Strength and Flexibility


Stephen P. Atwood

Welcome to our February 2011 issue, which is focused on the theme of Flexible Displays. This month we welcome back veteran contributor and past-SID-President Paul Drzaic as our Guest Editor. As usual, Paul has done a great job, assembling a trio of technology articles that we really hope you enjoy. I won't steal Paul's thunder on the introductions; you should read them for yourself in his Guest Editorial.

However, I do want to note that I was very pleasantly surprised when I read the article from Kent Displays titled, "Beyond Conventional Display Applications: Cholesteric Reflective LCDs." In this article, the author reveals that Kent Displays is now manufacturing its cholesteric liquid-crystal-based displays on a fully automated roll-to-roll production line. An LCD developer is making its displays with a roll-to-roll process, and in North America as well! It's true that these are passively addressed displays, which avoids the tricky issue of fabricating active-matrix switches on the rollable substrates, but this is still a real roll-based process in volume production. It has been the goal of so many manufacturers to reach this stage and realize the myriad of potential cost savings associated with this approach and I think this is an exciting milestone to note in our industry.

Roll to roll is just one of the headlines this year on the flexible front. To help you get the broadest possible view, we enlisted industry analyst Paul Semenza from DisplaySearch. In his article, "Flexible Displays: Still a Lot to Learn," Paul covers the gamut, including flexible-backplane materials, active-matrix backplanes, liquid-crystal and OLED technologies, inorganic EL, and even a curved plasma display. It's a busy area, and Paul did a good job sorting through it all for us.

While we were putting this issue together, the annual Consumer Electronics Show (CES) was playing in Las Vegas to an audience of over 140,000 attendees – most of which will hopefully be energized to buy some of the new toys and help boost this year's economy. We recruited veteran reporter Alfred Poor to take a look for us and he came back with a number of interesting observations. He noted especially the plethora of new 3-D TVs, some of which are now using patterned retarders to enable the use of passive glasses instead of the more common shutter glasses we have discussed many times in other months. The move to passive glasses is a good one, putting the user experience more on par with that in a local 3-D movie theater, as well as reducing the cost of the glasses to mere dollars from hundreds of dollars per pair. Television viewing is a family experience, and the cost of the glasses seems to be a meaningful deterrent to adoption of these sets. Be sure to read through Alfred's CES coverage, and I'm sure you will find plenty to get excited about with regard to displays.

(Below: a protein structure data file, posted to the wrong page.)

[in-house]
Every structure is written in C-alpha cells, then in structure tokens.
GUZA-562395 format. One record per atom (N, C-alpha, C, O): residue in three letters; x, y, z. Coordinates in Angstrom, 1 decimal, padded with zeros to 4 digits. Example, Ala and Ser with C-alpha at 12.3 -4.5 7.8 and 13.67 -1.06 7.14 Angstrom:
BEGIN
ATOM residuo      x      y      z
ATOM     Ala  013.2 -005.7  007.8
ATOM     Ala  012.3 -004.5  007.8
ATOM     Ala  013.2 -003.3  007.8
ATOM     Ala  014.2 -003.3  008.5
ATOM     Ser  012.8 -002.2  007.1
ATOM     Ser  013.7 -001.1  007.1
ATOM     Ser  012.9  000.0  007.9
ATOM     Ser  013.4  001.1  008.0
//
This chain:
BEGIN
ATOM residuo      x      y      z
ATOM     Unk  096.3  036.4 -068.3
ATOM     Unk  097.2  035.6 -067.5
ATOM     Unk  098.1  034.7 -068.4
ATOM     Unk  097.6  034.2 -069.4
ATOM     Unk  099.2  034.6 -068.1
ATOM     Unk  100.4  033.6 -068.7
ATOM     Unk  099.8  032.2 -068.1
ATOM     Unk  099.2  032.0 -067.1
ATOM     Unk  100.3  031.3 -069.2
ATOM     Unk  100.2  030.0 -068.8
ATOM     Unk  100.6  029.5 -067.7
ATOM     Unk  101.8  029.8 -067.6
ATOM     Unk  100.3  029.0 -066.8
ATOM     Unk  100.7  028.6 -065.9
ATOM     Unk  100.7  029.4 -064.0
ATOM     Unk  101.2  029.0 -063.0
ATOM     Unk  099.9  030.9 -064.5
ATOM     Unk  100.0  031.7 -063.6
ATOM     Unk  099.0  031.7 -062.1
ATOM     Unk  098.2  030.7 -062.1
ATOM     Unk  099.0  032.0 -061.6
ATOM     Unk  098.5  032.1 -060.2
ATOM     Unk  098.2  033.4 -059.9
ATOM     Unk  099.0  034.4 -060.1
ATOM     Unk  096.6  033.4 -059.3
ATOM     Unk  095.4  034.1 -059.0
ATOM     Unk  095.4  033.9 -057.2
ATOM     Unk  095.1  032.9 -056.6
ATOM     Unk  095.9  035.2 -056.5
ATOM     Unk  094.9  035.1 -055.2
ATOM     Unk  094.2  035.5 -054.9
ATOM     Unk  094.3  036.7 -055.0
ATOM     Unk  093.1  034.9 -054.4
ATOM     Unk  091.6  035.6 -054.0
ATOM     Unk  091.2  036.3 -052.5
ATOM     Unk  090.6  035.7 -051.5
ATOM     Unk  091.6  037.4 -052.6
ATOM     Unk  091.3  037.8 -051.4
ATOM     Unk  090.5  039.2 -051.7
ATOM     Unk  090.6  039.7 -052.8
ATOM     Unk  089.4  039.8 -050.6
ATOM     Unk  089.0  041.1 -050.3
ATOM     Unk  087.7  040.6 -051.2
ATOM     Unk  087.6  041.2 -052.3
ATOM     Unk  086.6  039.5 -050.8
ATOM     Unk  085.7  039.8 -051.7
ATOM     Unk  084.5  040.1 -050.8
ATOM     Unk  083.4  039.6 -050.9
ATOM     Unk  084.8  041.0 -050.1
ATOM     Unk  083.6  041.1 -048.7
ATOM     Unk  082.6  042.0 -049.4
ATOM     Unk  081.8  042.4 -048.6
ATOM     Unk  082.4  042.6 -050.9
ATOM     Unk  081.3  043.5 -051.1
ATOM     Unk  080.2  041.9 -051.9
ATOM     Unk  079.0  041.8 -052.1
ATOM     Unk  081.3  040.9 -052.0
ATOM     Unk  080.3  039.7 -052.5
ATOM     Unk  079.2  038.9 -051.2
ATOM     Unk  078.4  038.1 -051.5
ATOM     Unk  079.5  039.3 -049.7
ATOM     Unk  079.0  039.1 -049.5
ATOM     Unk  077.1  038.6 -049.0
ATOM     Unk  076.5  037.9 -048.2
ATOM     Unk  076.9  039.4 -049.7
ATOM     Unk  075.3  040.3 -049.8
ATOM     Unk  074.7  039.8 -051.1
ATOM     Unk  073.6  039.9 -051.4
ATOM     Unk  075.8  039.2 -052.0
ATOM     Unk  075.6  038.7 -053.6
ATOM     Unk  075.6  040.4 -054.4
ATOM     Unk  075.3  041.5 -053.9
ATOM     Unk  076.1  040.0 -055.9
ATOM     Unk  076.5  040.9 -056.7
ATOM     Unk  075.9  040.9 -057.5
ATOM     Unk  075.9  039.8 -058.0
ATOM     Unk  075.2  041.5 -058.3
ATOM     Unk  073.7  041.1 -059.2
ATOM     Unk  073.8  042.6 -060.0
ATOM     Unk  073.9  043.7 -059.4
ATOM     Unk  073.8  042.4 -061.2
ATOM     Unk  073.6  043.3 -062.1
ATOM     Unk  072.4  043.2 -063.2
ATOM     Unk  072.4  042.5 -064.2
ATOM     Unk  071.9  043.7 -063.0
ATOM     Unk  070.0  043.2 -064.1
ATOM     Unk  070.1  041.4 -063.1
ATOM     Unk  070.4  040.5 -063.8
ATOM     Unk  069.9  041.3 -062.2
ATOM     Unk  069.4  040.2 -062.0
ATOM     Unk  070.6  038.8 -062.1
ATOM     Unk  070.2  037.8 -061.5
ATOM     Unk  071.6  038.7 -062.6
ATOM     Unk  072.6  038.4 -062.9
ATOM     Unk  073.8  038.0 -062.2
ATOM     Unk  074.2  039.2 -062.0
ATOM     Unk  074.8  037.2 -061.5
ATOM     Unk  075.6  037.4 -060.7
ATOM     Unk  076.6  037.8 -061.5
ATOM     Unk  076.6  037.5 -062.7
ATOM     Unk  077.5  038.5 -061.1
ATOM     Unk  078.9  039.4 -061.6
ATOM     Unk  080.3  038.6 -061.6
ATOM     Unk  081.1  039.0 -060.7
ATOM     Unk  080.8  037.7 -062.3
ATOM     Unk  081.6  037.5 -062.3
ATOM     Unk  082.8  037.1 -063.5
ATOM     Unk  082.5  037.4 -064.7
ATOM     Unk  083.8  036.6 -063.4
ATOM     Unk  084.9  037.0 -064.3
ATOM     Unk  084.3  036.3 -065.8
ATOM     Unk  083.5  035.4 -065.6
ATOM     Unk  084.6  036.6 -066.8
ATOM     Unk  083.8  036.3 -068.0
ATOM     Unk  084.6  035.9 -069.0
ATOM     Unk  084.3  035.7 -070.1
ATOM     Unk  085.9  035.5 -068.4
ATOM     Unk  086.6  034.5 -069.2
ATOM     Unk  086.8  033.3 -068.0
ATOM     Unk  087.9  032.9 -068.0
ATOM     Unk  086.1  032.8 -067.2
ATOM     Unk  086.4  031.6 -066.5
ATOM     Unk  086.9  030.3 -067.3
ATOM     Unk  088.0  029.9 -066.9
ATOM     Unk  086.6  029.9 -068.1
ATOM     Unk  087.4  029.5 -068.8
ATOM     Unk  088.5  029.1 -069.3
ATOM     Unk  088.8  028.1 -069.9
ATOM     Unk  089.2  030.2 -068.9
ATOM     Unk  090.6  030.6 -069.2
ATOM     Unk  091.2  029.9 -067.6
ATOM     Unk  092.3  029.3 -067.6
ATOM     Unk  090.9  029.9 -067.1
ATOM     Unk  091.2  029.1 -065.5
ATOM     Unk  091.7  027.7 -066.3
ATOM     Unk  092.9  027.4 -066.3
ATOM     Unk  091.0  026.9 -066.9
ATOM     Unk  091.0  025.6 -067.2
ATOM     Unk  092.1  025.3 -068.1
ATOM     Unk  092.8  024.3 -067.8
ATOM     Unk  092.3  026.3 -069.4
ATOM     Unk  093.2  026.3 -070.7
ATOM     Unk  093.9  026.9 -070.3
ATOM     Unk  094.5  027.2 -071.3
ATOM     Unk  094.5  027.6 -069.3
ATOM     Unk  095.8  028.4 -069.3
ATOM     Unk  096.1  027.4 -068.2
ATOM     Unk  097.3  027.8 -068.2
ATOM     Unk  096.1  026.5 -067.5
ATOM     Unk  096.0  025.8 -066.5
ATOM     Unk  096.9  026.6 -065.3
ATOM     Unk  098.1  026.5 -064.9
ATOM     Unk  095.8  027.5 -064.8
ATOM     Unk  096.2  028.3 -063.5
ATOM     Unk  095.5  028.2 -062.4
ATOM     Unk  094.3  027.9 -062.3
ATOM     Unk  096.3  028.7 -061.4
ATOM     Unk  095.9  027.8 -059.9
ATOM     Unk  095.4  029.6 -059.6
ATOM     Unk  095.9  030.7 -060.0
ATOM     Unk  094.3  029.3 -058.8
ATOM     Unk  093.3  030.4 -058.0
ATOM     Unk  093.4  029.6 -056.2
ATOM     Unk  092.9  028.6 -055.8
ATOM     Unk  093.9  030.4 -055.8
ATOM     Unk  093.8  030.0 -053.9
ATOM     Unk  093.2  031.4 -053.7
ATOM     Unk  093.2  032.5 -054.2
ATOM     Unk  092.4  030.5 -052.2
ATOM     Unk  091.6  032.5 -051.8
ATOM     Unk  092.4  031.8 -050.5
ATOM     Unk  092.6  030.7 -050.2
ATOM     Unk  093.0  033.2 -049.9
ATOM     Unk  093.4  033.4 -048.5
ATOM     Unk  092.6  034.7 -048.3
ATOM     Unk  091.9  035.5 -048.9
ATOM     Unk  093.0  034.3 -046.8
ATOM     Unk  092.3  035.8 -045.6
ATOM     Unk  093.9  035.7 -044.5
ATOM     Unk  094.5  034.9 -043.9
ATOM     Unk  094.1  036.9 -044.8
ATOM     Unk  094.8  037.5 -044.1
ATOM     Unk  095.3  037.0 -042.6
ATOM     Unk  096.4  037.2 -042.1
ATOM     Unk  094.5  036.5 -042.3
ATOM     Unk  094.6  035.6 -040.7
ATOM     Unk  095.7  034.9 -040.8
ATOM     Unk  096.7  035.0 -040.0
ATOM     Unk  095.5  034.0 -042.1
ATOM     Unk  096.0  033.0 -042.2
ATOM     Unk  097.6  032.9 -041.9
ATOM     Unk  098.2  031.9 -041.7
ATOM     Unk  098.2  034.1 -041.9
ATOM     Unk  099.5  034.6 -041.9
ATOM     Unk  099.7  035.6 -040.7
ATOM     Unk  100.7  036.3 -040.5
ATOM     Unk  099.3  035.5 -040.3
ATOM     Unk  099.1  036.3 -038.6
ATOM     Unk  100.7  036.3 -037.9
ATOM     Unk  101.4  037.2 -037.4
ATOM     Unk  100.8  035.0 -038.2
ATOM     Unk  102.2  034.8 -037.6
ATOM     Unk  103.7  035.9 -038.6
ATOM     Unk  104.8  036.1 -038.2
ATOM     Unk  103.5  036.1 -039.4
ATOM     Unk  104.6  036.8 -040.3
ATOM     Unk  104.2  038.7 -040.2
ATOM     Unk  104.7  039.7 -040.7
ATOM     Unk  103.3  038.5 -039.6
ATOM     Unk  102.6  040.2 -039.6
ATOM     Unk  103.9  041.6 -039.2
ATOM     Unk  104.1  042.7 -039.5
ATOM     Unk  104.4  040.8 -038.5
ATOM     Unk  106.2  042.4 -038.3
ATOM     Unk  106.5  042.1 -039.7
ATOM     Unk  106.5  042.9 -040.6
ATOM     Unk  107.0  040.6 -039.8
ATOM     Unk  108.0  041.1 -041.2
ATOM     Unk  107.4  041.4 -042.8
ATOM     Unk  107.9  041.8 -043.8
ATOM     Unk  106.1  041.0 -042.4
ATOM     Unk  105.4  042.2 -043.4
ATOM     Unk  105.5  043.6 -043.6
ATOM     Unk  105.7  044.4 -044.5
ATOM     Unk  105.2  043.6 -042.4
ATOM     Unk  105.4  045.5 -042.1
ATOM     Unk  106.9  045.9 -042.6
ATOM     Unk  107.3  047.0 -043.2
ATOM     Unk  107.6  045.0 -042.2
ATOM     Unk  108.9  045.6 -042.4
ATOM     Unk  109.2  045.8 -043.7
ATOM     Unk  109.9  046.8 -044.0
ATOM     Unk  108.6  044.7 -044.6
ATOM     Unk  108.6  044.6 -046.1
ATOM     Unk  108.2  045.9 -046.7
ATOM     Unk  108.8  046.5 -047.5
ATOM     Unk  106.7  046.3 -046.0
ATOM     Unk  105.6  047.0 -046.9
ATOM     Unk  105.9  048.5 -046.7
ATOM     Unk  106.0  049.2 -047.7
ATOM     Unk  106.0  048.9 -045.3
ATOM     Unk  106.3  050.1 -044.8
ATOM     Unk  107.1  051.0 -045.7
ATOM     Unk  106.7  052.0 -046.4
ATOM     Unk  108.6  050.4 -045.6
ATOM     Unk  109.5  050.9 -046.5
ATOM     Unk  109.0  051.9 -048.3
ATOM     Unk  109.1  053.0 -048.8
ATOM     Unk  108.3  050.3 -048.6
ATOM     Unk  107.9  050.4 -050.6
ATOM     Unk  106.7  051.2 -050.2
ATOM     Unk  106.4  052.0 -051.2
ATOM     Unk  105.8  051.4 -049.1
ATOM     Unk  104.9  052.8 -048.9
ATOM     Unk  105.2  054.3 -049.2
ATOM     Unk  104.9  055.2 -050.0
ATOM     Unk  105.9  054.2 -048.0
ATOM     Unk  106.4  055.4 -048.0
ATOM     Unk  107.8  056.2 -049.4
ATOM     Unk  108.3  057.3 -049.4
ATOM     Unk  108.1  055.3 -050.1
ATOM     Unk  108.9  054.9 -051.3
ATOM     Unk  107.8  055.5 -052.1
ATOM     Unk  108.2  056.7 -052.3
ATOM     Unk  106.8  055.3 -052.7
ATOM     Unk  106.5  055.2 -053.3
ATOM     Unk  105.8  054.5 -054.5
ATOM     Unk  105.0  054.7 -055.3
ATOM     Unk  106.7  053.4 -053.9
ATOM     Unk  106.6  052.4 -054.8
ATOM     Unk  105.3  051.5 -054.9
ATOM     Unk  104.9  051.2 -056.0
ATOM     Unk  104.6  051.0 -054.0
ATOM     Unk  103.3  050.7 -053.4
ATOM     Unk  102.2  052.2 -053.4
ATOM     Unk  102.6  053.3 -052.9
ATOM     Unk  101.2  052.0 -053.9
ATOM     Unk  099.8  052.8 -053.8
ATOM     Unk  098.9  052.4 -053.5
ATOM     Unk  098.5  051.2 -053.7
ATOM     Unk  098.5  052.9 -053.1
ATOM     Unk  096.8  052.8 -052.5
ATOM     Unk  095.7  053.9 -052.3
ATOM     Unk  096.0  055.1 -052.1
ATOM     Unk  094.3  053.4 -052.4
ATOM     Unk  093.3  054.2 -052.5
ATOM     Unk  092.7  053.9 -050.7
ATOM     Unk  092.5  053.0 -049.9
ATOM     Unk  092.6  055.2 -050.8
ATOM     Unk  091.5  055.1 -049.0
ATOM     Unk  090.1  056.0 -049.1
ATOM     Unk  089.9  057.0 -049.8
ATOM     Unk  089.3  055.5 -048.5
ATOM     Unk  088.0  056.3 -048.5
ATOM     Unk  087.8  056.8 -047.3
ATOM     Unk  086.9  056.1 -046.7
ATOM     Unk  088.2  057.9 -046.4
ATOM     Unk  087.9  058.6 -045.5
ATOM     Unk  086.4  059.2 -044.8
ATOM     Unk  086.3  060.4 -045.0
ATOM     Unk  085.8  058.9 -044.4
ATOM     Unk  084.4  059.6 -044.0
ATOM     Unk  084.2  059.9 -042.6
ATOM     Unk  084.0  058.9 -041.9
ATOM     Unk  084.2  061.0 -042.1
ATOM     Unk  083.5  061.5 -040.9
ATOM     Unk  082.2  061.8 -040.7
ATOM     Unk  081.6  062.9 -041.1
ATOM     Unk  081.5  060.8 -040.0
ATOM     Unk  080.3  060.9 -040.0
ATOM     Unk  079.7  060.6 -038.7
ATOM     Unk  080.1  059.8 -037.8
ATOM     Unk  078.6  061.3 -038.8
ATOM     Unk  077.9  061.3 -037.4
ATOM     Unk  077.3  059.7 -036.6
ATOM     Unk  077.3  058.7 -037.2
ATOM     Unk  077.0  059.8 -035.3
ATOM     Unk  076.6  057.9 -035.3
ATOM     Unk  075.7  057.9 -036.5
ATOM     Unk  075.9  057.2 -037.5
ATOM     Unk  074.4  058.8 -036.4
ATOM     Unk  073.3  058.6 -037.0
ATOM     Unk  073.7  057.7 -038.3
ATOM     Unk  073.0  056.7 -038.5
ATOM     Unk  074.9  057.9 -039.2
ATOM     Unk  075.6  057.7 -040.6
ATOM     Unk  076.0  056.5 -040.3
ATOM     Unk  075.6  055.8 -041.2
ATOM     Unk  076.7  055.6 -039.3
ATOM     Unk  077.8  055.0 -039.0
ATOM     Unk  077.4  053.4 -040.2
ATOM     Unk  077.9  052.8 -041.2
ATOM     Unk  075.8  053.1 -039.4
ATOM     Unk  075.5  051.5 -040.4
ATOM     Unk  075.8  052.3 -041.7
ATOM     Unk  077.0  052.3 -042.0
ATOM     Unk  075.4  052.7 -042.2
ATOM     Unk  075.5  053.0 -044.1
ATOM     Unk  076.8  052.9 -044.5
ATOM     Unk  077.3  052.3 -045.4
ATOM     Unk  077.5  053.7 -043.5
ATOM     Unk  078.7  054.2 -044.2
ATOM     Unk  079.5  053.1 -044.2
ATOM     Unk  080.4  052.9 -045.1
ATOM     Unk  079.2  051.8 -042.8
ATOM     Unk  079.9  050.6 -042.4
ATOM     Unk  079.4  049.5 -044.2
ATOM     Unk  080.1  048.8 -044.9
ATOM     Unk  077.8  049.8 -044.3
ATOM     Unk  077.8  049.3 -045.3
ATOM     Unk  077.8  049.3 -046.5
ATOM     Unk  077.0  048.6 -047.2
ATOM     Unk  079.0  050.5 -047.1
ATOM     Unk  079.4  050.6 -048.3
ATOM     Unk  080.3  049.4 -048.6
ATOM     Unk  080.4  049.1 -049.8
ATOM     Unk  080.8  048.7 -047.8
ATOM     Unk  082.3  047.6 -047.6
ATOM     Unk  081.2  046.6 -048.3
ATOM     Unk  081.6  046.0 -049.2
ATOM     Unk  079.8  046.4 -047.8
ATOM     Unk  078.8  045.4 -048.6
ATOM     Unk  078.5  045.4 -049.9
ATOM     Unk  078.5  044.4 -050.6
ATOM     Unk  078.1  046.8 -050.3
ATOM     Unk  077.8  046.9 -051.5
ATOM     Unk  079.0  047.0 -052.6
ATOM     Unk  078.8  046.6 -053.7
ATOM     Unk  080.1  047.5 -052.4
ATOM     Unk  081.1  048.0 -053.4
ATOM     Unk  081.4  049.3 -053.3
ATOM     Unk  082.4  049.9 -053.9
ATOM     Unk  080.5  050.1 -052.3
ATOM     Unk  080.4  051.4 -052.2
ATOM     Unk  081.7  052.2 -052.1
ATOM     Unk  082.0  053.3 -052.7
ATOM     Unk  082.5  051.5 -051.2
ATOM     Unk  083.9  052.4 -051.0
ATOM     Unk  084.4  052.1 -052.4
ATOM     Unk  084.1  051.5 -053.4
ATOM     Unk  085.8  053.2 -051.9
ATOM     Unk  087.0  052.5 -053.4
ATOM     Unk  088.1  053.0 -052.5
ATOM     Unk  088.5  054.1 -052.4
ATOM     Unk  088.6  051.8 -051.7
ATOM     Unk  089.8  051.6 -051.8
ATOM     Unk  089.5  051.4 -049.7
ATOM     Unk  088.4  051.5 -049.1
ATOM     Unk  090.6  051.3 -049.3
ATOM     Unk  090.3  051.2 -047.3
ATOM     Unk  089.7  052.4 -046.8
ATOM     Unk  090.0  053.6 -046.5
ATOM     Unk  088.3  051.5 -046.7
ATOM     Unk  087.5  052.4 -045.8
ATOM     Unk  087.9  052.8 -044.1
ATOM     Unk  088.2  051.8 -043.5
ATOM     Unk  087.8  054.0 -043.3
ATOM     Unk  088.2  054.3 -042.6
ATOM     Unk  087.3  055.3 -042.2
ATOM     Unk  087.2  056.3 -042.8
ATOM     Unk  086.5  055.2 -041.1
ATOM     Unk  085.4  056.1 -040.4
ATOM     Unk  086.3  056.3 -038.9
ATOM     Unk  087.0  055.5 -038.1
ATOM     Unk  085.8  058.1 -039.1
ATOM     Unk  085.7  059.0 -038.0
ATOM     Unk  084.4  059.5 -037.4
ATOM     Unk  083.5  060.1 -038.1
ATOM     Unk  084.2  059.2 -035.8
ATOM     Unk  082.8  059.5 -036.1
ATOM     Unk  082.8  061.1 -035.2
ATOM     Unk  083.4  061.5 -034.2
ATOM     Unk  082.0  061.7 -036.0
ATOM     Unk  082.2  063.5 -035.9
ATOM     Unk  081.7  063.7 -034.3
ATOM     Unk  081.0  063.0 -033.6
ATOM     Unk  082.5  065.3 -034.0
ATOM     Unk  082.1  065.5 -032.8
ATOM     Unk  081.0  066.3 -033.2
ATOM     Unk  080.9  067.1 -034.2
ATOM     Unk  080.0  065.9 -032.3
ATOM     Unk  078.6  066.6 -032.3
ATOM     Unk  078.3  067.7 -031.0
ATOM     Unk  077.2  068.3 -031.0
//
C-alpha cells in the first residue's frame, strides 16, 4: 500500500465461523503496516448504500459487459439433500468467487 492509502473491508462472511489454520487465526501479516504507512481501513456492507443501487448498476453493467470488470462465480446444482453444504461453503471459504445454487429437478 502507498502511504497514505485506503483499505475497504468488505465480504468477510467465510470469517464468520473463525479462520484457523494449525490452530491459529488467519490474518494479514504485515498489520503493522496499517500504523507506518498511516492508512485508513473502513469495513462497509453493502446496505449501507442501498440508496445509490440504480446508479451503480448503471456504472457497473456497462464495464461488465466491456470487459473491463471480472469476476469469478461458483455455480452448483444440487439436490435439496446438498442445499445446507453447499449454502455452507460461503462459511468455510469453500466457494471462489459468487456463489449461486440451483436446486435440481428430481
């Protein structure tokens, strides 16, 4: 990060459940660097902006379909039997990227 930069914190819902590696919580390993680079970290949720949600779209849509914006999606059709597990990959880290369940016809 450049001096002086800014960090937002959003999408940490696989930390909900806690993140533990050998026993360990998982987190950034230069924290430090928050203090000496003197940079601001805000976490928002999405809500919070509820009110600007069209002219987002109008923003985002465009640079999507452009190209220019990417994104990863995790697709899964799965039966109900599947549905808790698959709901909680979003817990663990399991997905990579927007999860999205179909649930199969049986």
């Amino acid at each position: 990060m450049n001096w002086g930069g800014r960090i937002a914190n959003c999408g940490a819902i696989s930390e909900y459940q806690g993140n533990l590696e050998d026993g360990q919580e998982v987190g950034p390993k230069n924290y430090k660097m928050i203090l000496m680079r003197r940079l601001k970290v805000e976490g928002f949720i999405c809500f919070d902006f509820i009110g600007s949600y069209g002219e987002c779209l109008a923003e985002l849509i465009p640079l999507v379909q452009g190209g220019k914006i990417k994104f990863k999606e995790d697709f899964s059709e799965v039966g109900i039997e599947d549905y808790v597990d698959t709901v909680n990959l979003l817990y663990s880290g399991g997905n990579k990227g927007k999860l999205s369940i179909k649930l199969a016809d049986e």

One last thing I want to mention is our article on the Latin Display 2010 conference, contributed by Ken Werner and Alaide P. Mammana. The team leading the Brazil chapter of SID has been working for years to further the education of engineers in display technology as well as foster investment in display-related business in that region. A big part of this effort is the Latin Display conference, which has grown significantlyover the past few years into a full three-day event. Of course, holding it in conjunction with the International Display Research Conference (IRDC) this year did not hurt, but as you can see from Ken and Alaide's comprehensive review that there was plenty of strength in the core of Latin Display to help educate and evangelize displays all on its own. I think it is worth noting that a great many very talented industry veterans from the SID community volunteer their time each year to support this event and it is sure to pay dividends in years to come. The event was, in fact, sponsored by the Brazilian Government, with funding from BNDES (Brazilian Development Bank), MCT (Ministry of Science and Technology), ABDI (Brazilian Agency for the Industrial Development), and CNPq (National Research Council). I applaud the efforts of the Latin America SID chapter, as well as the forward thinking of the Brazilian government when it comes to making investments in display technology and providing a nurturing economic environment for fledgling companies.

I hope you enjoy this very flexible issue of Information Display. •